# Why is atmospheric pressure in all directions

## Air pressure

### The atmosphere

The atmosphere is like a deep ocean of air that envelops the earth. In a sense, the atmosphere behaves like a liquid:

• the pressure works in all directions.
• the pressure drops when you go up in a balloon
(because with increasing height there is less and less weight on your head).

Unlike a liquid, air can be compressed (squeezed). Therefore, the atmosphere near the ground is denser than, for example, on Mount Everest. The Earth's atmosphere extends hundreds of kilometers into space, but most of it is below about 10 kilometers.

### Air pressure

At sea level, the atmospheric pressure is around 100 kPa (100,000 Newtons per square meter) - that's roughly the weight of ten junk cars stacked on top of one another in just one square meter. But a person is not crushed by this enormous pressure, since the pressure in the lungs and the pressure in the circulatory system are coordinated with it.

### The mercury barometer

Instruments that measure atmospheric pressure are called barometers. The barometer on the right contains the liquid metal mercury. Atmospheric pressure can force the mercury into the tube because there is no air in the space at the top of the tube. There is a vacuum there.

At sea level, atmospheric pressure means that a column of mercury is 760 mm high on average. Because it's more convenient, scientists mostly refer to air pressure as "760 millimeters of mercury." On the other hand, it is very easy to convert these "760 mm of mercury" into pascals and other units, as you will see below.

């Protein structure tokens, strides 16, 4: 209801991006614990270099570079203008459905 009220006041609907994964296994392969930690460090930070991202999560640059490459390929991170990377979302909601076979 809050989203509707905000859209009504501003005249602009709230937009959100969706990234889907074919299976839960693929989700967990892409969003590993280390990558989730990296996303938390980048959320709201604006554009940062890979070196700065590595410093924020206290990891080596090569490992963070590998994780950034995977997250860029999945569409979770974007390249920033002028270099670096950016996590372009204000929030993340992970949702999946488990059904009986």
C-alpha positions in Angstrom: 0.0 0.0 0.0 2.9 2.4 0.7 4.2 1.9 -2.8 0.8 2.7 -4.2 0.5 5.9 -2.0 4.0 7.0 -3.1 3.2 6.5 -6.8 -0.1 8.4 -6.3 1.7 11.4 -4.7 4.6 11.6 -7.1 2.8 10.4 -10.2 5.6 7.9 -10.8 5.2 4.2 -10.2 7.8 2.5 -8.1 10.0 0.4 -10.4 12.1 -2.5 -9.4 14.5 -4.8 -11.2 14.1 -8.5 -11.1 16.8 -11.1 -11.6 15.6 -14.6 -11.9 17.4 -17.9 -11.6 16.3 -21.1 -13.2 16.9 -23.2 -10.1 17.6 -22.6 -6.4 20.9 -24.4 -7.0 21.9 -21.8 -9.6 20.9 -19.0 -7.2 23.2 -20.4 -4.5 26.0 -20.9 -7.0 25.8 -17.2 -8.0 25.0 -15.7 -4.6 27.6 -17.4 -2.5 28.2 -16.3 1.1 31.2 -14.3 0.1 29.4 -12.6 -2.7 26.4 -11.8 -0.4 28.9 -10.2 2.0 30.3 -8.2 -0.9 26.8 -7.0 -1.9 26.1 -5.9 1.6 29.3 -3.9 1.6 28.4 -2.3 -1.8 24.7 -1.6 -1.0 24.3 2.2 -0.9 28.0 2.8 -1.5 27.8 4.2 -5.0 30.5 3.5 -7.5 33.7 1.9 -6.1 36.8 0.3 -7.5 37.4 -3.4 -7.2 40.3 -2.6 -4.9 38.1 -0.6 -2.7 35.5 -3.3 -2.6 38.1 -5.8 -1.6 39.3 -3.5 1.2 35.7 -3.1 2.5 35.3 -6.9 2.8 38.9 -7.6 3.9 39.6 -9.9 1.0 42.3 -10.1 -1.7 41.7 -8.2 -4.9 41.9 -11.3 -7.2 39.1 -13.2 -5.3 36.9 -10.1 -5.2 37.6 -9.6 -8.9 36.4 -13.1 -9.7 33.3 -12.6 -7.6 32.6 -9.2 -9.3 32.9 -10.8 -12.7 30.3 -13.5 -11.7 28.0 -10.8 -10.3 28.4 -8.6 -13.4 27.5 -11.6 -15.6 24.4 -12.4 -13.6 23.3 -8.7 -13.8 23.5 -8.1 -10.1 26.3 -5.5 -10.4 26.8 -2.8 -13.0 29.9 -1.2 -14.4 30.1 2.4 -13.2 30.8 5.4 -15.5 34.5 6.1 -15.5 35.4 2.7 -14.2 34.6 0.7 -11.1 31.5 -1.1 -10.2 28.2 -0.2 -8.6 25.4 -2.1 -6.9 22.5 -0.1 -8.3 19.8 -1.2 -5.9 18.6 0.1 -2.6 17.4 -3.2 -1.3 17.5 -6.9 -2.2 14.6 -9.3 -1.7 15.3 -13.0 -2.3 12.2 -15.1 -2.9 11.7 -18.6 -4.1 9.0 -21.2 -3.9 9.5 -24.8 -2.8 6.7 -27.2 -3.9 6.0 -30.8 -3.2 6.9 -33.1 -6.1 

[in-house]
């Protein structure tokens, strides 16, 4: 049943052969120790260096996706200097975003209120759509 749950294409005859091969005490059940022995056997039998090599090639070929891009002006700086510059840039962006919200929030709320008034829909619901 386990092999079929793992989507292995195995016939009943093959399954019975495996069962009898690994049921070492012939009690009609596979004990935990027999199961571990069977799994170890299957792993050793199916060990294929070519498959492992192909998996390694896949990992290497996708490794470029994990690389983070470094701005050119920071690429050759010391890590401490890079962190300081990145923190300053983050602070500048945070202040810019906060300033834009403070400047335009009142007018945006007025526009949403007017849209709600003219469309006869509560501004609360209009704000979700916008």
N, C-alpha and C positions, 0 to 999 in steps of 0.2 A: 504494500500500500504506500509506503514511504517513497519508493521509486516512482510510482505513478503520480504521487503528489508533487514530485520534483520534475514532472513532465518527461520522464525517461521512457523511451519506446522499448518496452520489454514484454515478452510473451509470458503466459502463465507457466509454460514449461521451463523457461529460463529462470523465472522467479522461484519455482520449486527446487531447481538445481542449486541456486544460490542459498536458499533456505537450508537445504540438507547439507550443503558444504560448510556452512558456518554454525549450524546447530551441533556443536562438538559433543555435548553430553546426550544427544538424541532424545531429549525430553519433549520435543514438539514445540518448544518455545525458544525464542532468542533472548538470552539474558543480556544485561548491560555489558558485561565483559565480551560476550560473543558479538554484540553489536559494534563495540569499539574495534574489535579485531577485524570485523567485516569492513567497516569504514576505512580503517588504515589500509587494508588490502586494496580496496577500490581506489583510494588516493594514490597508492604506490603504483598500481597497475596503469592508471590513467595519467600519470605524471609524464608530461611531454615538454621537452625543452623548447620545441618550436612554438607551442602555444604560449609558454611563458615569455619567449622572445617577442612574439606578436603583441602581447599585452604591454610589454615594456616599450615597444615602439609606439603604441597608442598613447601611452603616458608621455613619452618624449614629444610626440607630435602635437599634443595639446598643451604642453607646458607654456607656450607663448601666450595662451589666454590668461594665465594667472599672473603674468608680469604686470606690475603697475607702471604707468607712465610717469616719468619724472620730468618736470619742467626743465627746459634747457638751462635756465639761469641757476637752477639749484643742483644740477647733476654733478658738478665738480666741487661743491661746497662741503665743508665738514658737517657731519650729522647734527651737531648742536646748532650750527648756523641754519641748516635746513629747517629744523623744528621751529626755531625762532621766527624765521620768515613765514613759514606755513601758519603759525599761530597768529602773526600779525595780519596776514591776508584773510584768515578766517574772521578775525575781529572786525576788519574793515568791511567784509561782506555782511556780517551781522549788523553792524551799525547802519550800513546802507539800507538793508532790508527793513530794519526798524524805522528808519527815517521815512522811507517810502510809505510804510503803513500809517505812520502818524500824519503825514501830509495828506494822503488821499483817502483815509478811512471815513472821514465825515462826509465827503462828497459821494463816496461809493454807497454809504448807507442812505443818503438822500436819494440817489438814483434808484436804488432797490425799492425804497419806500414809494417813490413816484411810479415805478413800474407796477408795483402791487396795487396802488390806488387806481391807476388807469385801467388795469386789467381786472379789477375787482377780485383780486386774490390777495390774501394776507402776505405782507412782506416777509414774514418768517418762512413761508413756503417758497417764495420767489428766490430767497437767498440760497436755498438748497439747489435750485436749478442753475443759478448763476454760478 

The actual value of the atmospheric pressure will vary slightly depending on what kind of weather we are. Rain clouds form in areas with lower air pressure, so a drop in pressure when reading a barometer can mean that bad weather is on the way. However, the atmospheric pressure also decreases with the height above sea level. This process is used in the form of an altimeter. Such devices can be found in every aircraft to determine the flight altitude.

### Normal air pressure

The pressure that pushes a column of mercury up 760.0 mm was formerly known as the physical atmosphere or 1 atm. The value in pascals can be determined by calculating the pressure due to such a column of mercury.

In a depth H a liquid with the density \$ \ rho \$ there is a pressure of:

\$ \ rho \ \ cdot \ g \ \ cdot \ h \$

in which:

\$ \ mathrm {g \ = \ 9,807 \ \ tfrac {N} {kg}} \$ (or 10 \$ \ mathrm {\ tfrac {N} {kg}} \$ if less accuracy is required).

Since the density of mercury is \$ \ mathrm {13590 \ tfrac {kg} {m ^ 3}} \$ and the height of the mercury column is 0.7600 m, the following applies:

\$ \ mathrm {1 \ atm \ = \ \ rho \ \ cdot \ g \ \ cdot \ h \ = \ 13590 \ \ tfrac {kg} {m ^ 2} \ \ cdot \ 9.807 \ \ tfrac {N} {kg } \ \ cdot \ 0.7600 \ m \ = \ 101 300Pa} \$

For the sake of simplicity, one can assume that the calculators:

1 atm = 100,000 Pa

In weather forecasting, millibars (mb) are usually used as the pressure unit for air pressure:

1 mb = 100 Pa

so that normal atmospheric pressure is around 1000 millibars.

### The manometer

A pressure difference is measured with a manometer. The device at the top right is filled with mercury. By moving the mercury column, the pressure that the introduced gas has in addition to the air pressure is displayed. This extra pressure is called overpressure. To determine the actual pressure in the gas line, the air pressure is added to this overpressure.